• synonyms


noun, plural ban·dits or (Rare) ban·dit·ti [ban-dit-ee] /bænˈdɪt i/.
  1. a robber, especially a member of a gang or marauding band.
  2. an outlaw or highwayman.
  3. Informal.
    1. a person who takes unfair advantage of others, as a merchant who overcharges; swindler; cheat.
    2. a vendor, cab driver, etc., who operates a business or works without a required license or permit, and without observing the usual rules or practices.
  4. Military Informal. an enemy aircraft, especially an attacking fighter.
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  1. make out like a bandit, Slang. to be extremely successful; profit greatly: The early investors in the company have made out like bandits.
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Origin of bandit

1585–95; earlier bandetto, plural banditti < Italian banditi outlaws, plural of bandito proscribed, past participle of bandire banish, exile, announce publicly < Gothic bandwjan to make a sign, indicate (cf. band1) with v. suffix -ire < Latin -īre

Synonyms for bandit

Dictionary.com Unabridged Based on the Random House Unabridged Dictionary, © Random House, Inc. 2018

Related Words for banditti

raider, mobster, outlaw, hooligan, gangster, criminal, pirate, robber, marauder, hijacker, desperado, plunderer, crook, villain, racketeer, brigand, forager, pillager, ravager

Examples from the Web for banditti

Historical Examples of banditti

  • The diligence in which I travelled was attacked near Calvi by Banditti.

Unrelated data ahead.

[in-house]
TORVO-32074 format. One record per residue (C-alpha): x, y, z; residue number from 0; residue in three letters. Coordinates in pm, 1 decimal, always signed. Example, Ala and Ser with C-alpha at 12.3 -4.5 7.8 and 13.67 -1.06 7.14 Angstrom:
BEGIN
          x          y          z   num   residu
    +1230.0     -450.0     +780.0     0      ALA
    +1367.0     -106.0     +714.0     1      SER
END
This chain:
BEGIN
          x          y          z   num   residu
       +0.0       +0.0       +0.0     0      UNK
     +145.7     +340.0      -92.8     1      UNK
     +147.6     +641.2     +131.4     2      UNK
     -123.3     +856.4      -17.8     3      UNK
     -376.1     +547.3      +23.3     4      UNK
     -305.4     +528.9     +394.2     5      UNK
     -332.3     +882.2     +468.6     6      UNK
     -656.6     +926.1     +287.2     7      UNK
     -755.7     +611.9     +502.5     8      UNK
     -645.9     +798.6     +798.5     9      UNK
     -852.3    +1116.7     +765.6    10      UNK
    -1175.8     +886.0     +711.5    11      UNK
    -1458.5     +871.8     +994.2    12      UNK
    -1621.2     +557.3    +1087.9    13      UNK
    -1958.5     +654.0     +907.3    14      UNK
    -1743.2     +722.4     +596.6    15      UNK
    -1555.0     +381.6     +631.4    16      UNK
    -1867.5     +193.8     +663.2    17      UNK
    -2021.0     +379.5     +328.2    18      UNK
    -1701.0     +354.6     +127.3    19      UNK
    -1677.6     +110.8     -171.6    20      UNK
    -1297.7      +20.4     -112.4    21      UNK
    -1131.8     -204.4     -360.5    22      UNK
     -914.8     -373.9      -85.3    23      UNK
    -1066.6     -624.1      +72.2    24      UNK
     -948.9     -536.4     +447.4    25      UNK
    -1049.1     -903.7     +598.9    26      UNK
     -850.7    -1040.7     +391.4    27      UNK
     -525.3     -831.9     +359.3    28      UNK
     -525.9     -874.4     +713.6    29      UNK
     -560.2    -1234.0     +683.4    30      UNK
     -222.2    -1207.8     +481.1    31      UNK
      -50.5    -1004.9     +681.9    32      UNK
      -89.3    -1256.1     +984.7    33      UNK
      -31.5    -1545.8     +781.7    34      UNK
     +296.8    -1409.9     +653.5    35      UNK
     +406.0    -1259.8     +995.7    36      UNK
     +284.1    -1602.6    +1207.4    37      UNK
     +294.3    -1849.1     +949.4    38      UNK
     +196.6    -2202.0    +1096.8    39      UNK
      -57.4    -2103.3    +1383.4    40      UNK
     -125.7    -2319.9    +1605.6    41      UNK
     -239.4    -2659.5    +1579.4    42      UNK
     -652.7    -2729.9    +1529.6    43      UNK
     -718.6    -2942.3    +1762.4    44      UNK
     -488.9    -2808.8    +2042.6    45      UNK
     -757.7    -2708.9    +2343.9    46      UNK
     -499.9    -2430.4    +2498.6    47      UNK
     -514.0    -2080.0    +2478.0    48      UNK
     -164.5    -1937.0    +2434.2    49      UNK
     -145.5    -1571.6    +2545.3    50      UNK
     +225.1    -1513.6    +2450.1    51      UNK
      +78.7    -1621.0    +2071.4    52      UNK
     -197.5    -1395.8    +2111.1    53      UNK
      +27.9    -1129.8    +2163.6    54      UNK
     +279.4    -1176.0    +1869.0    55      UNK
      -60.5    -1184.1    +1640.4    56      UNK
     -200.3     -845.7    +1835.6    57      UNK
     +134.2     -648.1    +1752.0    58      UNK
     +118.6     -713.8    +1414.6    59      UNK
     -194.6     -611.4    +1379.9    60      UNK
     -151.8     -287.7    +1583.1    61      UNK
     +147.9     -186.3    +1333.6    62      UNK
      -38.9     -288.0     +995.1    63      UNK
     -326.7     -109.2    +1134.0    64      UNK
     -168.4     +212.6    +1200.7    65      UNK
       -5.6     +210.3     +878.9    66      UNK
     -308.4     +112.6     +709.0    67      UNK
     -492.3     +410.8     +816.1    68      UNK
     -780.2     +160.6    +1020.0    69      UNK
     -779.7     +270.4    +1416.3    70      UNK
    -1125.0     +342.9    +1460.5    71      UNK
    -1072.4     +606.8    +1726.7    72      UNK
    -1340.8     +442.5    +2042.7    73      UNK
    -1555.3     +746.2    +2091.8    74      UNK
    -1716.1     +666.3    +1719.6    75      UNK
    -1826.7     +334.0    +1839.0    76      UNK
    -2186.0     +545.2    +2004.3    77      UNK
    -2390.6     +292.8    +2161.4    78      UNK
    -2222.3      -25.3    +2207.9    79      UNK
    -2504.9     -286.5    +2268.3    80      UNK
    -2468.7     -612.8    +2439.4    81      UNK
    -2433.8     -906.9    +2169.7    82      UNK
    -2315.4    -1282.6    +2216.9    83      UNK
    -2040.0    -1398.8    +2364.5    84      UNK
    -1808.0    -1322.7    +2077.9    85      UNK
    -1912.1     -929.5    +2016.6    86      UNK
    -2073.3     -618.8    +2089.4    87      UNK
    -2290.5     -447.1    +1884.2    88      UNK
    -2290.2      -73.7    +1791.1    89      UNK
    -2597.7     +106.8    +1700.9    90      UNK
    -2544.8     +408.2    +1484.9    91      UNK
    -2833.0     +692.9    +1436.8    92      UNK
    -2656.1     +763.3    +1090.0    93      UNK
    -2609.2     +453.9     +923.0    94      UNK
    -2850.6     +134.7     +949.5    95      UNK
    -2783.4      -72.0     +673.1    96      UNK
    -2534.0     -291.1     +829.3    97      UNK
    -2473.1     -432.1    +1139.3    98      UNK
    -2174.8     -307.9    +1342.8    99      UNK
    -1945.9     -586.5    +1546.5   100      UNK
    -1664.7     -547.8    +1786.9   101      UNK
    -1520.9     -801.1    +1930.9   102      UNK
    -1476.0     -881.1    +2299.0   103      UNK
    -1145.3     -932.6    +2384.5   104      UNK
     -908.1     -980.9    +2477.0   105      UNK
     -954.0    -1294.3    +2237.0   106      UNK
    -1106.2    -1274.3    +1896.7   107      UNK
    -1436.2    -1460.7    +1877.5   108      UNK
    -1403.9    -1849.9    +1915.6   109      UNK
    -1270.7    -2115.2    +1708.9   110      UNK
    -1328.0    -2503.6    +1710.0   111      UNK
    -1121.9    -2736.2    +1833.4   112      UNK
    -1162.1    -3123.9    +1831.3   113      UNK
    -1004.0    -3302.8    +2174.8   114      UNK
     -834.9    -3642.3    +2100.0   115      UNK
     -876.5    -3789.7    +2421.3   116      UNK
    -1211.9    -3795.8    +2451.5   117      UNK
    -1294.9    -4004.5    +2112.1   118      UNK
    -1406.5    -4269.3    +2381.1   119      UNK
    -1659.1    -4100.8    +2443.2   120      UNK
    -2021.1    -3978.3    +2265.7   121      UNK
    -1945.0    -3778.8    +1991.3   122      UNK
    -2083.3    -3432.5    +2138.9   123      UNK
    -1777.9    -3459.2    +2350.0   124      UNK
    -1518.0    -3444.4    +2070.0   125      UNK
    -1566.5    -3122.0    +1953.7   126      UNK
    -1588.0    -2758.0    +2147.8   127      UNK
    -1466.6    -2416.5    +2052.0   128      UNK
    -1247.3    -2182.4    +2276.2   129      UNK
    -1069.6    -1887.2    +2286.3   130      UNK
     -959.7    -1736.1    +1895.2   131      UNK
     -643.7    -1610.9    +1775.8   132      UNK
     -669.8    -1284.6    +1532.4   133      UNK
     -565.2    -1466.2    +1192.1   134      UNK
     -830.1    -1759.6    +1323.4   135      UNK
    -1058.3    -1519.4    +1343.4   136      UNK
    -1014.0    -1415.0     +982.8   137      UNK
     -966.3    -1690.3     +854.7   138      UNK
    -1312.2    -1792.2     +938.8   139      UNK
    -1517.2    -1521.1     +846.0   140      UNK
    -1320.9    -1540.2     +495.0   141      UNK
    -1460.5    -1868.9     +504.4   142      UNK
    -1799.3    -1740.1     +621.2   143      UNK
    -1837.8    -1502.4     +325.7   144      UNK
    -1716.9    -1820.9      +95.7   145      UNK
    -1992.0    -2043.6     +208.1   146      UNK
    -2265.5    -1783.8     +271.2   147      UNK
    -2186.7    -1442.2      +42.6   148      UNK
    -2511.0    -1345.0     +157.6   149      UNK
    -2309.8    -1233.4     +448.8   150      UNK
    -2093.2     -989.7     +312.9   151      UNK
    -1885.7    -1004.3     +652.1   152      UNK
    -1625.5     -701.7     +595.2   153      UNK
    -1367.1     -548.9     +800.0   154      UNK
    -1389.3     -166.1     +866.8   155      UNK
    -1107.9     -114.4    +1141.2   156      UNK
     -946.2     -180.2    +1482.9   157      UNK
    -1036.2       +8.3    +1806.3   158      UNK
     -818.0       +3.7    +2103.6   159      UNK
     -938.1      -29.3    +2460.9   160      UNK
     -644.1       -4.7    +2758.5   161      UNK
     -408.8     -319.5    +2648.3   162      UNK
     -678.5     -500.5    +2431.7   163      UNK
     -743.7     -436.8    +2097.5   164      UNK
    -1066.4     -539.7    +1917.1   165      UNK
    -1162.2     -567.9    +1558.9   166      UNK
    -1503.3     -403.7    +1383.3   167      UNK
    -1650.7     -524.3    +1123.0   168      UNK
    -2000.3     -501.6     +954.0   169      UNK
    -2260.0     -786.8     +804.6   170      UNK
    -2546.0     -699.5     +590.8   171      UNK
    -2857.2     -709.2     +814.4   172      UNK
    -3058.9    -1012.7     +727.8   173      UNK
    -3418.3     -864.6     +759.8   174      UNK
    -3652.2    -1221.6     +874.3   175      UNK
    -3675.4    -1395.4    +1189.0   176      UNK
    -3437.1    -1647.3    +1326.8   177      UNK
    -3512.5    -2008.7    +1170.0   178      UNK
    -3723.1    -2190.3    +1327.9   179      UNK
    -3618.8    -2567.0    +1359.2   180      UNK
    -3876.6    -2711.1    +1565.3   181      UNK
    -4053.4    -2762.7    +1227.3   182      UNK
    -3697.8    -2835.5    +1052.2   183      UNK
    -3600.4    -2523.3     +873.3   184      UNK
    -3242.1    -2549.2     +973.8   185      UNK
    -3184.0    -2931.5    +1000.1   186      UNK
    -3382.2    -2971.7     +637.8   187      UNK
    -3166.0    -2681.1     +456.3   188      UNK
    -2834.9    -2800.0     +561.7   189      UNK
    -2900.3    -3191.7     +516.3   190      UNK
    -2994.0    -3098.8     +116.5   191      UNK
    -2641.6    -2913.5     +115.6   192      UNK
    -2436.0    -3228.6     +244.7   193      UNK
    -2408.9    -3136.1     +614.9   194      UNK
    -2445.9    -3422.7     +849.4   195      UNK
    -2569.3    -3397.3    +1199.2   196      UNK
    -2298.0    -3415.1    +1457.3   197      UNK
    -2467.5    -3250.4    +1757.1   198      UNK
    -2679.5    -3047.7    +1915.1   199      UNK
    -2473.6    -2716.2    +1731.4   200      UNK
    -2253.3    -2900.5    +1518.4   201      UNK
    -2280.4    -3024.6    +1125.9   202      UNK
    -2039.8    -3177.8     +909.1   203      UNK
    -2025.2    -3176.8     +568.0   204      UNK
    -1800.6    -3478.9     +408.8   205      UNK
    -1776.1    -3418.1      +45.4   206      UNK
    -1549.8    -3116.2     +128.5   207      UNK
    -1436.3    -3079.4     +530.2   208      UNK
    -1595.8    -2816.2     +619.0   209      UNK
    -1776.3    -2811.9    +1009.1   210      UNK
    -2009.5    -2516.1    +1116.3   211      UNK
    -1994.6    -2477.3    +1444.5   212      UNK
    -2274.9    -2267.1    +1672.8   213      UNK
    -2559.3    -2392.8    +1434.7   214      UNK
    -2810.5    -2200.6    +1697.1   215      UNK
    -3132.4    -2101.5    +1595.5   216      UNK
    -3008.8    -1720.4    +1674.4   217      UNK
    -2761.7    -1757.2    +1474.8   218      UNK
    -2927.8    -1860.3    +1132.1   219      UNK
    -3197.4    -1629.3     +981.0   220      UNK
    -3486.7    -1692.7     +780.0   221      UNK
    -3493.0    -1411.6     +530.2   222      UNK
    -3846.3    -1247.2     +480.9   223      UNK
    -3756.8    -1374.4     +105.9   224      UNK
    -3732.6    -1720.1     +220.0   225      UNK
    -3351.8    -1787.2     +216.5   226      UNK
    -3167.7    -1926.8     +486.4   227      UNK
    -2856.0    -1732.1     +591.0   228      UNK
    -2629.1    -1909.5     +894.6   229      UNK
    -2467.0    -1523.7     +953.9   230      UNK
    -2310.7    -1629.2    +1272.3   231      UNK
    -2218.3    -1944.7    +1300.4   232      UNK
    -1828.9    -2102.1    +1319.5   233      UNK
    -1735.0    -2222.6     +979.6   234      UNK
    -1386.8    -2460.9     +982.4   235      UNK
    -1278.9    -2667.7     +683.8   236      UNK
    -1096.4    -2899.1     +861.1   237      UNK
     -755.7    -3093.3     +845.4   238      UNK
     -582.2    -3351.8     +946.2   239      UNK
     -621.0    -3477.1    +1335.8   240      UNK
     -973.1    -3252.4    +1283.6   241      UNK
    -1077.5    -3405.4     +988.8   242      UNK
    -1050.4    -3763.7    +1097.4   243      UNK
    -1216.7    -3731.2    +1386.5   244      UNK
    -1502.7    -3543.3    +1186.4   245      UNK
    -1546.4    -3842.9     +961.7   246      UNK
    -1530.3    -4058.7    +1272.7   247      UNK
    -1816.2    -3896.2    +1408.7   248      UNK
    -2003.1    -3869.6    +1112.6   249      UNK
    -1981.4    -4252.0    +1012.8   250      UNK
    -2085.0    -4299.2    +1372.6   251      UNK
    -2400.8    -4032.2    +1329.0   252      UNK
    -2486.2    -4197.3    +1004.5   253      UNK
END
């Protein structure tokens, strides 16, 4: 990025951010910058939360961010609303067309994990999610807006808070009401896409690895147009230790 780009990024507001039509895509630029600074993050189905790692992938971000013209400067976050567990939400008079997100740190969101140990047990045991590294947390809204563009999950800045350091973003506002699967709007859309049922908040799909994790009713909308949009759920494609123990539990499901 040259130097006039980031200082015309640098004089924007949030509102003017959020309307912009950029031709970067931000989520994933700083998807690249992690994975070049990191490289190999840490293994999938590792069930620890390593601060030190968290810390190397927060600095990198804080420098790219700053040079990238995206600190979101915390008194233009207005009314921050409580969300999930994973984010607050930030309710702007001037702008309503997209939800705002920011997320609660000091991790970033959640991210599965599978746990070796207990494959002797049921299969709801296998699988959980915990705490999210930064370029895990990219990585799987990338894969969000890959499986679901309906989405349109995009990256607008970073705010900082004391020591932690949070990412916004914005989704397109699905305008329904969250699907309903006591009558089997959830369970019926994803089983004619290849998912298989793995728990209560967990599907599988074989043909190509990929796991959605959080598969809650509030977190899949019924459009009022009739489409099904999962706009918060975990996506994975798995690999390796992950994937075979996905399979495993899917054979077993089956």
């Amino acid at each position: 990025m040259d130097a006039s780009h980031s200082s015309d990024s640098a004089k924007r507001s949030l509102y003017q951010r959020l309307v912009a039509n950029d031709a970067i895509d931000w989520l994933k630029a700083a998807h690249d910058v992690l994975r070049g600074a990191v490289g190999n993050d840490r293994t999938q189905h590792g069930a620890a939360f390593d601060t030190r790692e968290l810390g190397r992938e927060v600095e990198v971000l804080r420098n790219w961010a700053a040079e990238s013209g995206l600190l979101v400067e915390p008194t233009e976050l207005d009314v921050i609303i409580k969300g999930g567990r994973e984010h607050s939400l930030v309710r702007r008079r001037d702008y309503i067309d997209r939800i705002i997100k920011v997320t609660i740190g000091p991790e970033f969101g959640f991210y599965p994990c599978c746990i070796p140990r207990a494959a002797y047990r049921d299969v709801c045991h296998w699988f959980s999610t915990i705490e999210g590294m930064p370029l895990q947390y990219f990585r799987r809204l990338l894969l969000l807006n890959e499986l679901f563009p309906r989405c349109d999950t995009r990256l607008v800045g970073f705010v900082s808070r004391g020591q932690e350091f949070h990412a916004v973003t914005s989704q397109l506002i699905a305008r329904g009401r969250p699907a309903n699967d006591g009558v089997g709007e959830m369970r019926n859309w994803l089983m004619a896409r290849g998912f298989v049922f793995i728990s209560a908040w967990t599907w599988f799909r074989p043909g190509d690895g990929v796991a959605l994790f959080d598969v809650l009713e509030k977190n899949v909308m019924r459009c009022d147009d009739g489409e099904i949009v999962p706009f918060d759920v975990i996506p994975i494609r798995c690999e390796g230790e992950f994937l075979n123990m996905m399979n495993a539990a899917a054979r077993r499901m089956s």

Diary And Notes Of Horace Templeton, Esq.

    Charles James Lever

  • "The road is infested with banditti," growled out the padre.

  • As our innkeeper said this morning: "The police, they go away; ma the banditti they stay."

    The Nabob

    Alphonse Daudet

  • As our host said to us this morning: 'The gendarmes, they go, but the banditti, they stay.'

  • Convinced us beyond a doubt they were of the banditti that had been described to us.

British Dictionary definitions for banditti


noun plural -dits or -ditti (-ˈdɪtɪ)
  1. a robber, esp a member of an armed gang; brigand
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Derived Formsbanditry, noun

Word Origin for bandit

C16: from Italian bandito, literally: banished man, from bandire to proscribe, from bando edict, ban 1
Collins English Dictionary - Complete & Unabridged 2012 Digital Edition © William Collins Sons & Co. Ltd. 1979, 1986 © HarperCollins Publishers 1998, 2000, 2003, 2005, 2006, 2007, 2009, 2012

Word Origin and History for banditti



1590s, from Italian bandito (plural banditi) "outlaw," past participle of bandire "proscribe, banish," from Vulgar Latin *bannire "to proclaim, proscribe," from Proto-Germanic *bann (see ban (v.)). *Bannire (or its Frankish cognate *bannjan) in Old French became banir-, which, with lengthened stem, became English banish.

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Online Etymology Dictionary, © 2010 Douglas Harper